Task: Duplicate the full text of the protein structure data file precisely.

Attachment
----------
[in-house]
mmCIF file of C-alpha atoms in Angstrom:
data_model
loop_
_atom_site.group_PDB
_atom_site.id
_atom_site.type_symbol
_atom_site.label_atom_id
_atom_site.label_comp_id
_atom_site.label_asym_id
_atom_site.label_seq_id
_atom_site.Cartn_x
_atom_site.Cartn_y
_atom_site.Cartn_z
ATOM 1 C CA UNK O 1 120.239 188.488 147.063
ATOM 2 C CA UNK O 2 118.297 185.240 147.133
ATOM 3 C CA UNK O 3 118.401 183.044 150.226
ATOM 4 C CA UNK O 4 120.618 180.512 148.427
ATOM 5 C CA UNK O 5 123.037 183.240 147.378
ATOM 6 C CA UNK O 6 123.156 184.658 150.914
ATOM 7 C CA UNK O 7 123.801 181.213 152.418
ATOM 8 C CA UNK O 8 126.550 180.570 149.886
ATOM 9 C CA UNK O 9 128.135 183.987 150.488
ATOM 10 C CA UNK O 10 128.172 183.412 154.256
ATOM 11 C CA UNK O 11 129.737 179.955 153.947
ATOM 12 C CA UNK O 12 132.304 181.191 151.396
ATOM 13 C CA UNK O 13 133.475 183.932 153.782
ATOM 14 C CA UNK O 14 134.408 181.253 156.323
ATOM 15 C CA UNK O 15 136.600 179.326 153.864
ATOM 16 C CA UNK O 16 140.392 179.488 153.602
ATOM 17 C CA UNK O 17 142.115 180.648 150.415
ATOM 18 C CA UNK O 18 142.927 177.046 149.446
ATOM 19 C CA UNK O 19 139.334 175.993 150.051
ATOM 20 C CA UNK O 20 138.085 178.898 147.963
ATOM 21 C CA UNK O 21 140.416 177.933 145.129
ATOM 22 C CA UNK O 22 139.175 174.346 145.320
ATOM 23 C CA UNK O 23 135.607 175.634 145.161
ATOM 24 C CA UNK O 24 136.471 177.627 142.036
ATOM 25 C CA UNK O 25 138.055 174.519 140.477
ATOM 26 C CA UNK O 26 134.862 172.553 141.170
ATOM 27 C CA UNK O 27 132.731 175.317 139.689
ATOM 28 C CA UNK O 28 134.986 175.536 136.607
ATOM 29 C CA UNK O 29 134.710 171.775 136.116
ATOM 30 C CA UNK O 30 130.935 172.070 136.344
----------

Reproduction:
[in-house]
mmCIF file of C-alpha atoms in Angstrom:
data_model
loop_
_atom_site.group_PDB
_atom_site.id
_atom_site.type_symbol
_atom_site.label_atom_id
_atom_site.label_comp_id
_atom_site.label_asym_id
_atom_site.label_seq_id
_atom_site.Cartn_x
_atom_site.Cartn_y
_atom_site.Cartn_z
ATOM 1 C CA UNK O 1 120.239 188.488 147.063
ATOM 2 C CA UNK O 2 118.297 185.240 147.133
ATOM 3 C CA UNK O 3 118.401 183.044 150.226
ATOM 4 C CA UNK O 4 120.618 180.512 148.427
ATOM 5 C CA UNK O 5 123.037 183.240 147.378
ATOM 6 C CA UNK O 6 123.156 184.658 150.914
ATOM 7 C CA UNK O 7 123.801 181.213 152.418
ATOM 8 C CA UNK O 8 126.550 180.570 149.886
ATOM 9 C CA UNK O 9 128.135 183.987 150.488
ATOM 10 C CA UNK O 10 128.172 183.412 154.256
ATOM 11 C CA UNK O 11 129.737 179.955 153.947
ATOM 12 C CA UNK O 12 132.304 181.191 151.396
ATOM 13 C CA UNK O 13 133.475 183.932 153.782
ATOM 14 C CA UNK O 14 134.408 181.253 156.323
ATOM 15 C CA UNK O 15 136.600 179.326 153.864
ATOM 16 C CA UNK O 16 140.392 179.488 153.602
ATOM 17 C CA UNK O 17 142.115 180.648 150.415
ATOM 18 C CA UNK O 18 142.927 177.046 149.446
ATOM 19 C CA UNK O 19 139.334 175.993 150.051
ATOM 20 C CA UNK O 20 138.085 178.898 147.963
ATOM 21 C CA UNK O 21 140.416 177.933 145.129
ATOM 22 C CA UNK O 22 139.175 174.346 145.320
ATOM 23 C CA UNK O 23 135.607 175.634 145.161
ATOM 24 C CA UNK O 24 136.471 177.627 142.036
ATOM 25 C CA UNK O 25 138.055 174.519 140.477
ATOM 26 C CA UNK O 26 134.862 172.553 141.170
ATOM 27 C CA UNK O 27 132.731 175.317 139.689
ATOM 28 C CA UNK O 28 134.986 175.536 136.607
ATOM 29 C CA UNK O 29 134.710 171.775 136.116
ATOM 30 C CA UNK O 30 130.935 172.070 136.344